Dear Etsy: I'm breaking up with you.
This is long. If you decide to follow along, grab yourself a cup of tea (or glass of wine). You can also scroll down to the last paragraph to get to the important bit.
You may have heard that Etsy dropped some unpalatable news on its sellers this week. In addition to a fee increase, they announced a new commission on shipping rates. Many sellers are upset with this move and are protesting, signing petitions, and closing shop. While the increase doesn't particularly bother me as it's still competitive, the move in general has cemented for me my suspicion that Etsy's direction and mine are no longer co-linear. Their fees were always lower than other sites because they were all about helping the maker. I don’t feel like that value is still their priority.
I've been debating the direction of my online business for a while now, as it just hasn't been working for me. Etsy has made it more and more difficult to play in their field, and the time invested vs return wasn't balancing. I have been spending too much time trying to defeat Etsy's algorithms, and not enough time designing, making, communicating, and creating instructional materials. But most importantly, I felt that by playing by Etsy's rules, I was alienating those most important to me: Canadians.
While I’ve wanted to switch to my own individual shop site I worried that people wouldn't find me off of Etsy's platform, and an independent site is a pretty high per-month cost. However, this new move means that soon the two options will be at par, and that has made my decision easier.
The biggest issue is this: I am a maker. I am not an Amazon business. And most importantly, I don’t want to be an Amazon business.
The stress-ridden, fast pace of next day shipping that Etsy sellers are expected to promise in order to be found in search results (because Amazon has made shoppers expect this) doesn’t suit a handmade, slow living lifestyle. I don’t think it’s reasonable to have to match eBay and Amazon in this way. Likewise the free shipping (which gets buried in the price of items), the constant promotions, and the American pricing that is required to be “in the game,” contradict my goals as a maker.
Most of the people who visit my shop and Facebook page are Canadian. But very few Canadians make purchases. I can 100% understand. In order to compete on Etsy, my shop setup must cater to American shoppers as Etsy is an American site. And while I absolutely value my American customers, knowing that they will greatly benefit from Canadian pricing (our exchange rate!) and that it costs roughly the same to ship to the US as it does within Canada, keeping the shop set up in USD isn't helping anyone. Also, I can't pretend that I don’t grow more and more concerned about shipping my items across the border with the current administration.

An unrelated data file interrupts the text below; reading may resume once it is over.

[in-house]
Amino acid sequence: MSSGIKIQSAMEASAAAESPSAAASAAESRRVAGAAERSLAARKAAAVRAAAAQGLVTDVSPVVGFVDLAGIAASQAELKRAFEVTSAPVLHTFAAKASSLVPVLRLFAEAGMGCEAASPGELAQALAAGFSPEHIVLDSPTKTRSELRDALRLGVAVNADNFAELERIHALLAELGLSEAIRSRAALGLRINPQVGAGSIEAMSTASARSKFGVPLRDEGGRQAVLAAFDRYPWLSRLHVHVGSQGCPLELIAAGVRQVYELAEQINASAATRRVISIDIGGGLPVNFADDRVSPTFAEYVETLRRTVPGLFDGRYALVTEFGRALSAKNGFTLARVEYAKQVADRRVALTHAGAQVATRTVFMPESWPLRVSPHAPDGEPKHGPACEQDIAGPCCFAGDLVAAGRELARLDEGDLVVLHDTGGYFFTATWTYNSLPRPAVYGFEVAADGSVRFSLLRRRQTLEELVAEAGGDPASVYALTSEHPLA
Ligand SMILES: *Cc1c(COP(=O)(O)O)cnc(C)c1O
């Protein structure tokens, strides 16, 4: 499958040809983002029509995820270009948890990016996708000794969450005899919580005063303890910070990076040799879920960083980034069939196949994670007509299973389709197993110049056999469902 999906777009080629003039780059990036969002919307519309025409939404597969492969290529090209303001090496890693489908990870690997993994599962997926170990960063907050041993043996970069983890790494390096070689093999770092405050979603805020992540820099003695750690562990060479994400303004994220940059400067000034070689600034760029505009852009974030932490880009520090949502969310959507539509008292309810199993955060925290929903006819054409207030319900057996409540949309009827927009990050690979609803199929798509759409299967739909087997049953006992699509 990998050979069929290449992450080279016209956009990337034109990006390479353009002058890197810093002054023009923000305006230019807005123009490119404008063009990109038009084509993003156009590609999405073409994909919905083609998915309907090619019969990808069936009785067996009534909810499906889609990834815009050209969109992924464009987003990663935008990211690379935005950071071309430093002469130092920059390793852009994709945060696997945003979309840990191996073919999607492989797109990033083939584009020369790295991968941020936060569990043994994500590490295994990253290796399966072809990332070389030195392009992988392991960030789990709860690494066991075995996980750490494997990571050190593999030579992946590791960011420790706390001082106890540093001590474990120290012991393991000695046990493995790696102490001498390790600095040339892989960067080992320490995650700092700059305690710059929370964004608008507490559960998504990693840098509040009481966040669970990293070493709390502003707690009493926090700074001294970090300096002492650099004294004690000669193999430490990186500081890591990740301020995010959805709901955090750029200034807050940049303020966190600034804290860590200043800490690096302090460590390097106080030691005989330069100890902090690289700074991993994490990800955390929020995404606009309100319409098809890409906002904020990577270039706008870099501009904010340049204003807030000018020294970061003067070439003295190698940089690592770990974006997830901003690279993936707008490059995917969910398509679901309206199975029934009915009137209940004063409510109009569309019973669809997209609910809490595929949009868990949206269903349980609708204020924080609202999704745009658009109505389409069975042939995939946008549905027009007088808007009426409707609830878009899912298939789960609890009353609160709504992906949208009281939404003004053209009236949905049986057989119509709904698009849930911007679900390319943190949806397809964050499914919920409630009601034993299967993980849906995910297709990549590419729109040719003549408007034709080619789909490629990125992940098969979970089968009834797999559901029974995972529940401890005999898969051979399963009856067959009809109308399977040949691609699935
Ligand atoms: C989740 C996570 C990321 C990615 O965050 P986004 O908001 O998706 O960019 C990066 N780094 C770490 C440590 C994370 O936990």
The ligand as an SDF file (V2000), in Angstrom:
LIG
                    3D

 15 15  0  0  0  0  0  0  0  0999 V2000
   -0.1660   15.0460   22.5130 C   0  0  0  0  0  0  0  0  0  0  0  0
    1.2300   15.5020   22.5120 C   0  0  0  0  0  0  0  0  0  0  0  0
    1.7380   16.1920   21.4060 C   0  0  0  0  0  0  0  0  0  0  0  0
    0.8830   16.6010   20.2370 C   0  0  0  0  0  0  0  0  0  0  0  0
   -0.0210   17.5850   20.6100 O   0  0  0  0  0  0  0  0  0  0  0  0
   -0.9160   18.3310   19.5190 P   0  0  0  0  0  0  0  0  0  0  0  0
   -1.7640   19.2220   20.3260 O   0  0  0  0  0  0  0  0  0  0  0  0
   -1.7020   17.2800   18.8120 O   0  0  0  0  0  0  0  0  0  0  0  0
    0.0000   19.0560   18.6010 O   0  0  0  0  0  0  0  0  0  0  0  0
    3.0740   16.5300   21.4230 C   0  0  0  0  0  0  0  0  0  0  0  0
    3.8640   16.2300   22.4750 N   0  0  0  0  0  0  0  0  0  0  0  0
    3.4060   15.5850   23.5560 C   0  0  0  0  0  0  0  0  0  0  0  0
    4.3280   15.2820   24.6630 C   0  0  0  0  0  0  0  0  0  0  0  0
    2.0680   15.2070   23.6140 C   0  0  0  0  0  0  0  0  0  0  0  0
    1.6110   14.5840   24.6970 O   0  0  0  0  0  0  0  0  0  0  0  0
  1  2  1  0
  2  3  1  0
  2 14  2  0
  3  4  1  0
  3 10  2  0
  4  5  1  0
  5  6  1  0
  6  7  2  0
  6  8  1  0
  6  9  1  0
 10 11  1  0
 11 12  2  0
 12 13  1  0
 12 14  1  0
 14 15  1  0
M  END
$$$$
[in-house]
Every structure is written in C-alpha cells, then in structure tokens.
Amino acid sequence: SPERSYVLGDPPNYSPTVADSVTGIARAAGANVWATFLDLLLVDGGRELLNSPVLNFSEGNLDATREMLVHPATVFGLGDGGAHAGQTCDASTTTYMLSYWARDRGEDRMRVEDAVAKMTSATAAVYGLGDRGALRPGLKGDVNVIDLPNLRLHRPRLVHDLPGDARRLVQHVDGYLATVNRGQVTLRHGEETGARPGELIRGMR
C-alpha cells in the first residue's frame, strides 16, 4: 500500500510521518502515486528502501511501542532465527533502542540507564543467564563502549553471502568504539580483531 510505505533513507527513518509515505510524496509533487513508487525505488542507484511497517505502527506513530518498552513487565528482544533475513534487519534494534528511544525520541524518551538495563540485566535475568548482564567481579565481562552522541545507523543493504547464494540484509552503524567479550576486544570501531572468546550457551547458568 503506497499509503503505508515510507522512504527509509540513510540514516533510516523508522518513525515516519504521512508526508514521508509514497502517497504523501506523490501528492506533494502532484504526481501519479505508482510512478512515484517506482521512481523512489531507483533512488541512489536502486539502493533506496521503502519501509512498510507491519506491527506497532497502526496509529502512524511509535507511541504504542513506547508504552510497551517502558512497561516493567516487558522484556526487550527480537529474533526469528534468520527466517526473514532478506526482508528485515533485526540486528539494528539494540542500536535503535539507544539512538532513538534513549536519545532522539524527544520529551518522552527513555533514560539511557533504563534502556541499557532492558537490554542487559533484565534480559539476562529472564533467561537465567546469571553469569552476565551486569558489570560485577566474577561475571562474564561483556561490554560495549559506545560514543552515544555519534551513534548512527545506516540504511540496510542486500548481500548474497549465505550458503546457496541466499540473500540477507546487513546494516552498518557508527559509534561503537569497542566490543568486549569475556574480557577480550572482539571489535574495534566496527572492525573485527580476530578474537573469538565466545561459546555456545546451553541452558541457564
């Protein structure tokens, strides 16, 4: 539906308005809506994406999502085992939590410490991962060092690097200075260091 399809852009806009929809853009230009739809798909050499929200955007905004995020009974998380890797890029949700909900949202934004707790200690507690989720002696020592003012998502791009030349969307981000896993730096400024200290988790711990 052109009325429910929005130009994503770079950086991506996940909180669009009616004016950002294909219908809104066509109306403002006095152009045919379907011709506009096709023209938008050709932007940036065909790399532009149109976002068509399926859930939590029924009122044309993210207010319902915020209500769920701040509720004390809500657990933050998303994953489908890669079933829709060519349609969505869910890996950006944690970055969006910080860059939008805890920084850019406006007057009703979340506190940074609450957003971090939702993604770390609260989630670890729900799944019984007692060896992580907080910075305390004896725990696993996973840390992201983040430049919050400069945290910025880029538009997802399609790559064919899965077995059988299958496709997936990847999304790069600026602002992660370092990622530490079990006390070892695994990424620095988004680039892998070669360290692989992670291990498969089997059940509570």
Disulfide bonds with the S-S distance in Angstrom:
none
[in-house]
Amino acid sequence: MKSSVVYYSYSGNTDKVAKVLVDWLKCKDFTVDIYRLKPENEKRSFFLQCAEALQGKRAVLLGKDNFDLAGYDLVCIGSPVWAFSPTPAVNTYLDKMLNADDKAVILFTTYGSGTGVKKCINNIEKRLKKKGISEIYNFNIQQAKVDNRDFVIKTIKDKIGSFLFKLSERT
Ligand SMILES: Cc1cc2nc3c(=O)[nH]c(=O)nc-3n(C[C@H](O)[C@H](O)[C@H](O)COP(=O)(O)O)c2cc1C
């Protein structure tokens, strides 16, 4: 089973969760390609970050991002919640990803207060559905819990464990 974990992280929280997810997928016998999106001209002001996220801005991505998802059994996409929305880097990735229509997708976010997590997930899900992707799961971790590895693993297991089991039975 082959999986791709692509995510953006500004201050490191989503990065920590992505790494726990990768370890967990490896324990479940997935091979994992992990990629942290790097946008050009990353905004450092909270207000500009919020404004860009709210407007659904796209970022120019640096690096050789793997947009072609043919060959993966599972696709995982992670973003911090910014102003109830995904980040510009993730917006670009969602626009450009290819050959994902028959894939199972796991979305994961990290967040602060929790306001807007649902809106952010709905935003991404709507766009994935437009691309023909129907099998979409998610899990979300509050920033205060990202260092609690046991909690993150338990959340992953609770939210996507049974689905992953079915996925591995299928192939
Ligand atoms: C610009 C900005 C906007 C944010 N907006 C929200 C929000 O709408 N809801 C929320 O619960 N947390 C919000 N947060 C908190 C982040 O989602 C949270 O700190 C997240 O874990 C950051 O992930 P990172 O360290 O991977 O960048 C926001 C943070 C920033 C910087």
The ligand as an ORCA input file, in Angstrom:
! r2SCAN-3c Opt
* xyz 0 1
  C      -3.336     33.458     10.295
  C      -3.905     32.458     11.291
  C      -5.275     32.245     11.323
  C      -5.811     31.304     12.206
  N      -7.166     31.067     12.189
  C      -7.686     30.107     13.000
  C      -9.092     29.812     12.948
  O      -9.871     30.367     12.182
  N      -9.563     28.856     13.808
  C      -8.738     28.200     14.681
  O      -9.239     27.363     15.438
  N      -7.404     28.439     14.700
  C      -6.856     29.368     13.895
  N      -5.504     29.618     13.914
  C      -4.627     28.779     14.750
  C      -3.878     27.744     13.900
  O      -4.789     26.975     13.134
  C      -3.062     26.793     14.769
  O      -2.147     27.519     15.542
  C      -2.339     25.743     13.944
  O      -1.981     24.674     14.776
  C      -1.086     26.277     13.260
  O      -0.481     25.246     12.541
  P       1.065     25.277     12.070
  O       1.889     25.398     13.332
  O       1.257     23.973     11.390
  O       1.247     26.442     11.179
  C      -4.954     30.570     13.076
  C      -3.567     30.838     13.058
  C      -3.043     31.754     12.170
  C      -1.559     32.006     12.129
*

Are you still with me? Here's the nuts and bolts:
This week's news has been good for me. It has forced me to re-evaluate my priorities and take action on the direction I've been contemplating for a while now.
Next month I will be moving listings over to an up and coming Canadian makers' platform, called We Shop Canadian. These prices will all be in Canadian dollars.
I’m also going to open an independent site in Canadian pricing. My domain of www. rosesnpurls. com will direct patrons there rather than to Etsy.
My Etsy shop will remain open, but I'll be focusing my time and energy on the two new sites.
This will result in lower prices (not having to account for fluctuations in the exchange rate or commission rates in pricing), with Americans also reaping the benefit of the lower dollar. I will also be able to run direct pre-orders and offer options for local pickup and gift cards. All existing coupon codes will also apply on the new independent site.
My passion has been to support Canadian shepherds and Canadian fibre artists, and Etsy has been making that very difficult.
So Etsy it's been fun, but I'm breaking up with you. Happy Birthday anyway.